Charges Refiled Against Wyoming Ranchers For Bleaching Penis Shapes Onto Cows

After a judge dismissed his earlier attempt at the case, a Crook County prosecutor is re-filing charges against two Wyoming ranchers accused of bleaching penis shapes onto their neighbor’s cows. This time there’s more evidence of lost value.

CM
Clair McFarland

February 22, 20244 min read

Longhorn cattle graze a pasture near Devils Tower in northeast Wyoming.
Longhorn cattle graze a pasture near Devils Tower in northeast Wyoming. (Adobe Stock)

After a judge dropped his first attempt at the case last year, Crook County’s prosecutor has now re-filed property destruction charges against a Wyoming father and son accused of bleaching penis shapes onto their neighbor’s cows. 

Crook County Attorney Joseph Barron re-filed his case against Patrick Sean Carroll and his son Tucker Kye Carroll last month. The pair were scheduled to appear in court last week, but now are rescheduled for a March 19 hearing. 

An Aug. 29, 2023, affidavit in the first case that was dropped alleged that the Carrolls bleached 195 of their neighbor’s cows last June because they were annoyed that their neighbor didn’t do enough to help when his cows would cross repeatedly onto the Carrolls’ ranch. 

The number includes 189 heifers and six bulls. 

Some of the bleached images were of male genitalia, the case affidavit says. 

Sundance Circuit Court Judge Lynda Bush dismissed that first case Oct. 6 after she heard testimony on it. She ruled there wasn’t probable cause to pursue the felony-level charges. But she dismissed the case “without prejudice,” meaning the prosecutor could bring it again if there was additional evidence. 

The Additional Evidence

The additional evidence appears to be a more calculated analysis of what the neighbor, Philip Habeck, allegedly lost by having his cows bleached. 

While the Aug. 29 affidavit included interviews with both Patrick Sean and Tucker Kye Carroll in which both allegedly admitted to bleaching the cows to get Habeck’s attention, it did not contain as detailed a cost analysis as the new affidavit does. 

Aided by the passage of time and retrospect, the new affidavit hinges its claims on the cost of keeping the heifers through the winter and helping them calve, rather entirely on their alleged decrease in value from being bleached.

As of Nov. 17, Habeck had not sold the bleached heifers though he would have otherwise, says the new affidavit.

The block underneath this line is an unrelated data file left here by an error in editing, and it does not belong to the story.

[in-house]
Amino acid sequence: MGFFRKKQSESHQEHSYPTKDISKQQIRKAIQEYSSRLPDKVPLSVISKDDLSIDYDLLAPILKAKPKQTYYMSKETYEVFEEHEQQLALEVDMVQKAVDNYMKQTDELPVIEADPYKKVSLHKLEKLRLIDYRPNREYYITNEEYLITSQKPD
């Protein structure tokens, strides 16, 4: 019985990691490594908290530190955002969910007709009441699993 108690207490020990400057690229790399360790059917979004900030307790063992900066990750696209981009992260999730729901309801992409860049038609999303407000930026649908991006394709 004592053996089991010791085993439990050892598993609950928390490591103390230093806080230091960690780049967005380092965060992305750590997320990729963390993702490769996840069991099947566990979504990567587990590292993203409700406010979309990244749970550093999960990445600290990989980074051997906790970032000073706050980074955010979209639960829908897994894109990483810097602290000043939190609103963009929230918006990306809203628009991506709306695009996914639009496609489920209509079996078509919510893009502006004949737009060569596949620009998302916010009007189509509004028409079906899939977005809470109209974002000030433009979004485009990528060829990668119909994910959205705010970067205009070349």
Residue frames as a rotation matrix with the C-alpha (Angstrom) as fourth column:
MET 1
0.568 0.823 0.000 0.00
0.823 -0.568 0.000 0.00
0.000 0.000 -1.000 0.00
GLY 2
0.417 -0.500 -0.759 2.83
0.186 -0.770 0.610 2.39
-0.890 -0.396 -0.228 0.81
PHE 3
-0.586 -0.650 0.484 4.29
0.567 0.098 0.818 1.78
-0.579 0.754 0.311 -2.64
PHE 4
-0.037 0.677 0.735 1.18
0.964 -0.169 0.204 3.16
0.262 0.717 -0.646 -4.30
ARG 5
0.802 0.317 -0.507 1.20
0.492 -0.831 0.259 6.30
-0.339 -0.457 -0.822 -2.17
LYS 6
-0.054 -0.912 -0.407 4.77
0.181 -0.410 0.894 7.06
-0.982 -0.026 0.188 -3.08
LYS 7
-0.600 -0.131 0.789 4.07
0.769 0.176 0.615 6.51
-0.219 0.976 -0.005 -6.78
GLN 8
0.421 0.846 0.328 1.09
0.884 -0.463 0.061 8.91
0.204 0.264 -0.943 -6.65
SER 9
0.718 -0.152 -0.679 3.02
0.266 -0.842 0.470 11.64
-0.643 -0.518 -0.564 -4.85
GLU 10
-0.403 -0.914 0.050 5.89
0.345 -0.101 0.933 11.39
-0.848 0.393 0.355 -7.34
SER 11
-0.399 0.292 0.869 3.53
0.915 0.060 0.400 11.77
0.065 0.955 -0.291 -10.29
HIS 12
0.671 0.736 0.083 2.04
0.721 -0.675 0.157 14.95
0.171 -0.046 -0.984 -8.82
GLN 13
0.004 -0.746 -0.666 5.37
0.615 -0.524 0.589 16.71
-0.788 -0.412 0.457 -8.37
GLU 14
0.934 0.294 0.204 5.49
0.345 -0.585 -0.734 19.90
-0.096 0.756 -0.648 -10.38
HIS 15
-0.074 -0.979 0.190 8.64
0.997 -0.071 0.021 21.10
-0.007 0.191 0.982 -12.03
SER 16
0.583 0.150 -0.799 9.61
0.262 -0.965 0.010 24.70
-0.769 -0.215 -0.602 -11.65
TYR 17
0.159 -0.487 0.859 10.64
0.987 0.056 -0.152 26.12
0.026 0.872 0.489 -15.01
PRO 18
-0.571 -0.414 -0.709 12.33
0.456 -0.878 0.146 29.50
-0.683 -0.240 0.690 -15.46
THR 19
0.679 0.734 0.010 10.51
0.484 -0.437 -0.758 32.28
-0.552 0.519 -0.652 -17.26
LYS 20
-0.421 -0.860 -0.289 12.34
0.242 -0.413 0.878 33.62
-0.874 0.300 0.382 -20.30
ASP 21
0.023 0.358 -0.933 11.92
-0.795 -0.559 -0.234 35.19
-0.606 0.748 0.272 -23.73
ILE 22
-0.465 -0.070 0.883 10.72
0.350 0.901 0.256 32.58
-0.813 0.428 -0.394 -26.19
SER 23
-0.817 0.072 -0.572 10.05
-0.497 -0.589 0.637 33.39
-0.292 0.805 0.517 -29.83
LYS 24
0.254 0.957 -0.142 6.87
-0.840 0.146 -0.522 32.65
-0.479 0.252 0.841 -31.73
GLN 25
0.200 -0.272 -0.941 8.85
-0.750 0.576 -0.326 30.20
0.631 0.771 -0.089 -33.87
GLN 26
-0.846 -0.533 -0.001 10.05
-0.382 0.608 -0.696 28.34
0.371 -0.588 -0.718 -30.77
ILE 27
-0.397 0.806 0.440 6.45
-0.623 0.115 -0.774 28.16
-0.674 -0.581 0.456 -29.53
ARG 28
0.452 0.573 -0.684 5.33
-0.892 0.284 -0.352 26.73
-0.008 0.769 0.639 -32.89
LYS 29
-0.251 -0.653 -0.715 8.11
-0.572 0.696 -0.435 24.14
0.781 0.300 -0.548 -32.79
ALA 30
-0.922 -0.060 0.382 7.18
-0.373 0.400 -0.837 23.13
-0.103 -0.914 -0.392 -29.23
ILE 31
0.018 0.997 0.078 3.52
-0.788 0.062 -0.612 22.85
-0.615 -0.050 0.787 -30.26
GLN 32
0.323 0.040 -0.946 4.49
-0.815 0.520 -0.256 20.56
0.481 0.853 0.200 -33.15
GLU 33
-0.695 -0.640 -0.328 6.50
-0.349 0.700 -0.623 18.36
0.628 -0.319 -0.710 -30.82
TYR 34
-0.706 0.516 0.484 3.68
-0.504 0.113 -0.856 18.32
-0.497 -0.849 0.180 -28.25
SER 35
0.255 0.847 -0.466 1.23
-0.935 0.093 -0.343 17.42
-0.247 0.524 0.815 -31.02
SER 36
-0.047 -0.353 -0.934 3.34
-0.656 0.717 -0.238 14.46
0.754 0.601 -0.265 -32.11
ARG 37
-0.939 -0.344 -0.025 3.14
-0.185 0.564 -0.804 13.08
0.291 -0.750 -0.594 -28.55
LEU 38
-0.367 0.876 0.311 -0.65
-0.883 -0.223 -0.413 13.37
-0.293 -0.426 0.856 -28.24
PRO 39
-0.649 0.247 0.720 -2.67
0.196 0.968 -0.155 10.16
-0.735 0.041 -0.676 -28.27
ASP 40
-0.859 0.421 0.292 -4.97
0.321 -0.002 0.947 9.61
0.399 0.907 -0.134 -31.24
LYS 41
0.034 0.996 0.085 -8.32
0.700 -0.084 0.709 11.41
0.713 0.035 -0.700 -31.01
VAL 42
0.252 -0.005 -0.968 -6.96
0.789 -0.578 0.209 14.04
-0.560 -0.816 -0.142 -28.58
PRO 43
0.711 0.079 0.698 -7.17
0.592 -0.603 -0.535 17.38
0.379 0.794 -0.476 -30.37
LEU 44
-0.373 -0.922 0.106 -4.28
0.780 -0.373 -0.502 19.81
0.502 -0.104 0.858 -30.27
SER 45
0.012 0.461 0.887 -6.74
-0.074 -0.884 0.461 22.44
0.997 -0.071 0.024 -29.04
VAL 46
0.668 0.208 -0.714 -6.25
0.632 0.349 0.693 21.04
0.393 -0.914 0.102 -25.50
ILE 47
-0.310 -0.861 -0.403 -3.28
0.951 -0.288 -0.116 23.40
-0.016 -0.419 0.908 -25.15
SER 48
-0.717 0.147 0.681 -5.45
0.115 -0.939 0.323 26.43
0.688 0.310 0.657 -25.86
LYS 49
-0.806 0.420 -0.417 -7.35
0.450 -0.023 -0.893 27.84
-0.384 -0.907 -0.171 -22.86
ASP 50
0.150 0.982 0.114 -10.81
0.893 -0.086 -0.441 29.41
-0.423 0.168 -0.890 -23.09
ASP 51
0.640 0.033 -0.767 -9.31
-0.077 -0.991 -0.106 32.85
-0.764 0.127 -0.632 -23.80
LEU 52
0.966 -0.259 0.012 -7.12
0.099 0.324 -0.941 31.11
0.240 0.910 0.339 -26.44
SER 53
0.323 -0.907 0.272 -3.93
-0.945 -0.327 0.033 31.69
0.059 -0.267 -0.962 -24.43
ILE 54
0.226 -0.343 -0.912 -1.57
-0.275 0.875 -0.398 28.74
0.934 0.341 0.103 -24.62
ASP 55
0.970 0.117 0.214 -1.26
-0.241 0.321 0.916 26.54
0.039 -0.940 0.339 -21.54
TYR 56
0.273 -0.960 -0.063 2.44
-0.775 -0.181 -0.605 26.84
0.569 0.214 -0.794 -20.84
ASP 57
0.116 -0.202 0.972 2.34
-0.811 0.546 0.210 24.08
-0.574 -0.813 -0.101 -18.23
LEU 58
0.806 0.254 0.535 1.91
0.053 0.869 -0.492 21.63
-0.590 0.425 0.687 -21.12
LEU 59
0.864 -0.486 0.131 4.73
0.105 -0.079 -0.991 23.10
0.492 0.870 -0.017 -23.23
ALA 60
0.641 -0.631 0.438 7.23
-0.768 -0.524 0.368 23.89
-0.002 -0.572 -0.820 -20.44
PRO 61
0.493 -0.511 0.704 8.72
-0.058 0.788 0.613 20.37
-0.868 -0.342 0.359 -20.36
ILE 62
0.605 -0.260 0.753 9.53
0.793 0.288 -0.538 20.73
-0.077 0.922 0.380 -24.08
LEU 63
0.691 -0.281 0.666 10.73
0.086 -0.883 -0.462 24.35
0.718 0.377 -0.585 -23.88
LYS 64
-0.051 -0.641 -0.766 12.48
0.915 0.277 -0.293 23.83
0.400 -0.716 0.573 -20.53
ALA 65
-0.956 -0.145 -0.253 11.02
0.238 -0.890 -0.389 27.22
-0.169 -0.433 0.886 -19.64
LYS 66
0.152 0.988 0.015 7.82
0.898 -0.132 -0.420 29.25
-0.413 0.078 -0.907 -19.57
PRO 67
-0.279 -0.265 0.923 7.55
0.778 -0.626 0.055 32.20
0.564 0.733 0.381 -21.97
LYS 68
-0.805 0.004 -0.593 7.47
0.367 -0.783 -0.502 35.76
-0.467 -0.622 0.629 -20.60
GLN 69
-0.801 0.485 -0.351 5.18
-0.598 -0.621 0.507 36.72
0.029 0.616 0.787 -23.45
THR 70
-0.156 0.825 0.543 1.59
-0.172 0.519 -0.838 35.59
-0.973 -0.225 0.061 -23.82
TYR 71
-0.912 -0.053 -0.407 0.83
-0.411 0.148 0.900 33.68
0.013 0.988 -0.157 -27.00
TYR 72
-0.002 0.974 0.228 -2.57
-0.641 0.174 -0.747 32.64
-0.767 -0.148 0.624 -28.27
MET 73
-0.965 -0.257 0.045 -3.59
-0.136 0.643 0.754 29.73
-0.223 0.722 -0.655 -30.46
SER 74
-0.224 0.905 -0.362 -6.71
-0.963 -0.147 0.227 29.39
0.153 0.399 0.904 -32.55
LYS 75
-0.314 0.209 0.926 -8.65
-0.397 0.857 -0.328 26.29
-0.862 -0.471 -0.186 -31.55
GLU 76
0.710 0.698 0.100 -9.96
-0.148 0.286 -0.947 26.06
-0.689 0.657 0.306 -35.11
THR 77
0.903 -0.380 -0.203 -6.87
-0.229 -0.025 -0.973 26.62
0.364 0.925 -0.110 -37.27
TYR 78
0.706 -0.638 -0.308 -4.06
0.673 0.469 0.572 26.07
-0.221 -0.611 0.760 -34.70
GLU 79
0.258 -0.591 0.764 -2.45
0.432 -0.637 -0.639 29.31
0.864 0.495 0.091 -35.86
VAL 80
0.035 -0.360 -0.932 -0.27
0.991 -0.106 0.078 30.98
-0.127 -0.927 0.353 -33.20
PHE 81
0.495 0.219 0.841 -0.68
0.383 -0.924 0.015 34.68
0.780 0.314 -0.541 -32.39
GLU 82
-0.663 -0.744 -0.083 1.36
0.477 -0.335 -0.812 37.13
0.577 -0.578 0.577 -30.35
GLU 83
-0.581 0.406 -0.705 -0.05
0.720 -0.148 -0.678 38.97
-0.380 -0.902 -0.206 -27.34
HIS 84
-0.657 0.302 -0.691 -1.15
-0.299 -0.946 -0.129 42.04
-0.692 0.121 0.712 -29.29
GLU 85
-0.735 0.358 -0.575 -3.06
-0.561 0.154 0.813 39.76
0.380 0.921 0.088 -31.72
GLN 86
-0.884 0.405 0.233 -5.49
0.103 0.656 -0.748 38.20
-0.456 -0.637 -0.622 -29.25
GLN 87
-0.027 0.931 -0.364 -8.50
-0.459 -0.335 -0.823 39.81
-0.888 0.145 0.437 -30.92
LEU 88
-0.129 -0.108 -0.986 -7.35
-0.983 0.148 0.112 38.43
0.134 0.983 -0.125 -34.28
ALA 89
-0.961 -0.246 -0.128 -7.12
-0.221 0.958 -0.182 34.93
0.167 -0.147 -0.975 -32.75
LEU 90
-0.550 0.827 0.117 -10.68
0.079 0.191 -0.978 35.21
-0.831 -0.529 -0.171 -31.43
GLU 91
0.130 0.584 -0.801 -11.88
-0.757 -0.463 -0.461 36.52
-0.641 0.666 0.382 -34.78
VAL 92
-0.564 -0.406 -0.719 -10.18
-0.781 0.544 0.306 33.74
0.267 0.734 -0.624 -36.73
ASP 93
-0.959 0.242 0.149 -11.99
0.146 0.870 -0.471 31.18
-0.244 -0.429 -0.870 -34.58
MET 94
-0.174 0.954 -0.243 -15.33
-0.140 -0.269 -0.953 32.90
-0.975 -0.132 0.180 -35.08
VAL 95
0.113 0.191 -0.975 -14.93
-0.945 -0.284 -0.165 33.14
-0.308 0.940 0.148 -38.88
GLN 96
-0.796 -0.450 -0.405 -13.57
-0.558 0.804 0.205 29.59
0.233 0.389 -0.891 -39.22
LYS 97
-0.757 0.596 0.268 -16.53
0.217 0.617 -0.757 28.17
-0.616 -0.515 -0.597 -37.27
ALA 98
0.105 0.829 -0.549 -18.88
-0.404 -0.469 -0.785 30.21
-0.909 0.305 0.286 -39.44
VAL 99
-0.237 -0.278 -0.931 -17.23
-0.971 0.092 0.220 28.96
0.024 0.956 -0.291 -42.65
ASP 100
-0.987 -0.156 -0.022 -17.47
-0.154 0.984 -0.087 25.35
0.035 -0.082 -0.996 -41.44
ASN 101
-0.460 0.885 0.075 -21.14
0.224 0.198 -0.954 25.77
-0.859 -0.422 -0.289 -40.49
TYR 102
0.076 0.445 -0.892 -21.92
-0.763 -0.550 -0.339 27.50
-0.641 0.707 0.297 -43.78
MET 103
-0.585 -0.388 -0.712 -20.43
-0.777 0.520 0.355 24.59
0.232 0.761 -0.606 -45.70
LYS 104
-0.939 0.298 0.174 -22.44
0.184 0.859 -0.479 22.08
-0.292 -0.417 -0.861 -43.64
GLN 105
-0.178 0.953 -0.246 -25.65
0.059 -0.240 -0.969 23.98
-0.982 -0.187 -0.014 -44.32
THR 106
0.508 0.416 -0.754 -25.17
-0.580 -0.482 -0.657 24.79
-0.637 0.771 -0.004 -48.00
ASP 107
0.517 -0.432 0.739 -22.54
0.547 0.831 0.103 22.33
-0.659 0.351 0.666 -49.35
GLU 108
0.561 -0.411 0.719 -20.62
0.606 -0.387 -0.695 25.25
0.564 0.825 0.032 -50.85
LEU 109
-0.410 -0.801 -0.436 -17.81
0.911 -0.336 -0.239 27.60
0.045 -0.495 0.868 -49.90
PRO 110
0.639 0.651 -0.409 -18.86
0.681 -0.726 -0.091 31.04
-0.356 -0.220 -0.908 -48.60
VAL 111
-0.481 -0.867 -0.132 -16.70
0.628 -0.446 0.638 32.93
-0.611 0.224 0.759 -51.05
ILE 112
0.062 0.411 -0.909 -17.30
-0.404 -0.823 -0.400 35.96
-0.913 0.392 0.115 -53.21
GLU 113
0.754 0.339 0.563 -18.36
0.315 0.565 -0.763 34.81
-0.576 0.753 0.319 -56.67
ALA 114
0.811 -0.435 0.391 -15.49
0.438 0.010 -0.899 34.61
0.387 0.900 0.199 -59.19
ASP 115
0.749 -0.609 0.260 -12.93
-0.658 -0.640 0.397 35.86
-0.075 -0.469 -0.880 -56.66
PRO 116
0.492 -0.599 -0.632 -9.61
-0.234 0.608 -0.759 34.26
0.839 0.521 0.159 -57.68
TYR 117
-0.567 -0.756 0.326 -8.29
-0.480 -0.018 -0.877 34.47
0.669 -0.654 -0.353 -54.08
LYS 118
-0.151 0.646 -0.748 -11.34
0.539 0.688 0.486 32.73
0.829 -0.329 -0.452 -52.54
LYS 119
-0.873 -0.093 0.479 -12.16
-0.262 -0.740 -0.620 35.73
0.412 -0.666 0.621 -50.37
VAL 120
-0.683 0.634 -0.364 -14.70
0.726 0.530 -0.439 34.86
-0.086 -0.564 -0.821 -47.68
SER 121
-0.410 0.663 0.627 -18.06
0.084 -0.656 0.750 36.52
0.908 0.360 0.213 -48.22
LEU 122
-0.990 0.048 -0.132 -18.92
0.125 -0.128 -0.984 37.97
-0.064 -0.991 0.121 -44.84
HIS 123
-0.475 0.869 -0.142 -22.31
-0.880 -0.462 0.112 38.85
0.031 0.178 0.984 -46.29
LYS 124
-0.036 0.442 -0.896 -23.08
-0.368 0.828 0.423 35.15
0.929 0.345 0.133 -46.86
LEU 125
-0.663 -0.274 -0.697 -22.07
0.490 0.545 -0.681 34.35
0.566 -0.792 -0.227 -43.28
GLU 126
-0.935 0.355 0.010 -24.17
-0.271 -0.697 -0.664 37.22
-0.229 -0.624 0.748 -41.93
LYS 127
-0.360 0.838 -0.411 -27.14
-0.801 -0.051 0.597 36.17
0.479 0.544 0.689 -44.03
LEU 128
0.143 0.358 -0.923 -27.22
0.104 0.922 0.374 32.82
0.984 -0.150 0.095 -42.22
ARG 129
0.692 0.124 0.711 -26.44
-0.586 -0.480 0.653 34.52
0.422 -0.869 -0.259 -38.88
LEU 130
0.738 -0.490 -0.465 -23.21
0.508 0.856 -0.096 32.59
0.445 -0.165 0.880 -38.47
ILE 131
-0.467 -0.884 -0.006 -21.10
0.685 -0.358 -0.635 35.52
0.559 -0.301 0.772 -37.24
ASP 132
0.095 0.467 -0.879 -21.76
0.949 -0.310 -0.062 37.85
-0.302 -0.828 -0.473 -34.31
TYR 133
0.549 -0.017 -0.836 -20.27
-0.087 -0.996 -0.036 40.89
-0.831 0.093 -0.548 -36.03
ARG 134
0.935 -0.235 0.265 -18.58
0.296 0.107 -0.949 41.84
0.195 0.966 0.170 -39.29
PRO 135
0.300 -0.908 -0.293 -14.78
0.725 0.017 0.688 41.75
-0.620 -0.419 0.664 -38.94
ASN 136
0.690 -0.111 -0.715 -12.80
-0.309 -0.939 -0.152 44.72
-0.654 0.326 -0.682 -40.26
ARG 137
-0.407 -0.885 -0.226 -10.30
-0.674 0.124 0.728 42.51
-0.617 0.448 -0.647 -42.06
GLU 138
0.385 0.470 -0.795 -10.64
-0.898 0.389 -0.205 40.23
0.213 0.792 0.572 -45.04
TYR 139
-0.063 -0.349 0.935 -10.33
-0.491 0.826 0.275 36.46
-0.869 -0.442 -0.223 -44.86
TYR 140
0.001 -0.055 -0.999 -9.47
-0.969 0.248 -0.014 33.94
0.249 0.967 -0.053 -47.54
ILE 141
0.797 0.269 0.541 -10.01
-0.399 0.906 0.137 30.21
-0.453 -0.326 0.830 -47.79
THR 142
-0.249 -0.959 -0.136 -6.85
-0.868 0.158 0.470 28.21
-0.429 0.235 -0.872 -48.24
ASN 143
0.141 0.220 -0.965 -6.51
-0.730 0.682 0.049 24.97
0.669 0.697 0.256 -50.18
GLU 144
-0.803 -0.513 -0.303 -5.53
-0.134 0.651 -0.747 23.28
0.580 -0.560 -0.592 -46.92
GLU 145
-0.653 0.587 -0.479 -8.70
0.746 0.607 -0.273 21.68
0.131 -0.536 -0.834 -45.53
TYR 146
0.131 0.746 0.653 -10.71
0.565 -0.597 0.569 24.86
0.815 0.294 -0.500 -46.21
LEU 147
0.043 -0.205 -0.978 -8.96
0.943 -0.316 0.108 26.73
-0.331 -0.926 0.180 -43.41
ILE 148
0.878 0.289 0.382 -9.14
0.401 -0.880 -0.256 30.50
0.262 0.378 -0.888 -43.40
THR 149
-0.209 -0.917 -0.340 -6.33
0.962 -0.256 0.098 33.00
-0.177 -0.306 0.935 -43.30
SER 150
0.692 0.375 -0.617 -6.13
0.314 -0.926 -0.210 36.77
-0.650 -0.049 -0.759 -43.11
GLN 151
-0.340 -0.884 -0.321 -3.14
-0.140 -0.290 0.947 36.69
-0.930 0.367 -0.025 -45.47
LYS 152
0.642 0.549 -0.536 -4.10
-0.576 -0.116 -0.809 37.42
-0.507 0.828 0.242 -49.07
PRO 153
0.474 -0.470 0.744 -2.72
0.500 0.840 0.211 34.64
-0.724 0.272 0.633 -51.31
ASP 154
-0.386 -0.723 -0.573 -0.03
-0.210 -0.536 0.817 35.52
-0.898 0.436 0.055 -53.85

He avoided selling them because their markings drove their value down by about $2,600 each, allegedly. 

Bleach can be used to signify defects or other oddities in cattle. 

“The heifers having bleached markings raises concerns to buyers not just because of the looks of the heifers, but because of the risk of the unknown,” Crook County Sheriff’s Office Deputy Alex Jessen wrote in the new affidavit. 

Multiple ranchers who heard about the bleaching incident contacted Habeck or cattle-seller Rusty Williamson, offering to buy the marked heifers at “drastically reduced prices,” the document says. 

The affidavit alleges further that the extra dip through the cattle chute and the bleaching process could have added stress to pregnant heifers and compromised the health of their pregnancies. 

Costs Of Wintering Cattle

Habeck decided to keep the heifers until this spring, when their hair would be back to normal and the pregnant ones would have given birth. 

The new affidavit figures up the extra costs of their extended stay on the ranch including feed, vet care and other costs.

The cost of “working” the cattle to round them up and photograph them for the investigation last July was reportedly $5,160. 

Two independent cattle feeders, one from Wyoming and one from South Dakota, gave the investigator quotes for the time, investment, labor and other costs of the extended term of care for the heifers and their new calves through early June 2024.

That figure includes $4,724 for another month of grazing pasture, $103,761 for feeding 189 heifers for another 183 days from Dec. 1 through June 1, and $28,350 for calving costs, for a total of $136,836 in winter and spring care costs, according to the affidavit. 

Same Charges

While the evidence is more protracted and detailed, the charges are the same. 

Barron charged each Carroll with one count of felony property destruction and another of conspiracy to commit property destruction. He also charged Tucker Kye Carroll once again with a third count, of aiding in felony property destruction. Each charge is punishable by up to 10 years in prison and $10,000 in fines. 

Clair McFarland can be reached at Clair@CowboyStateDaily.com.

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CM

Clair McFarland

Crime and Courts Reporter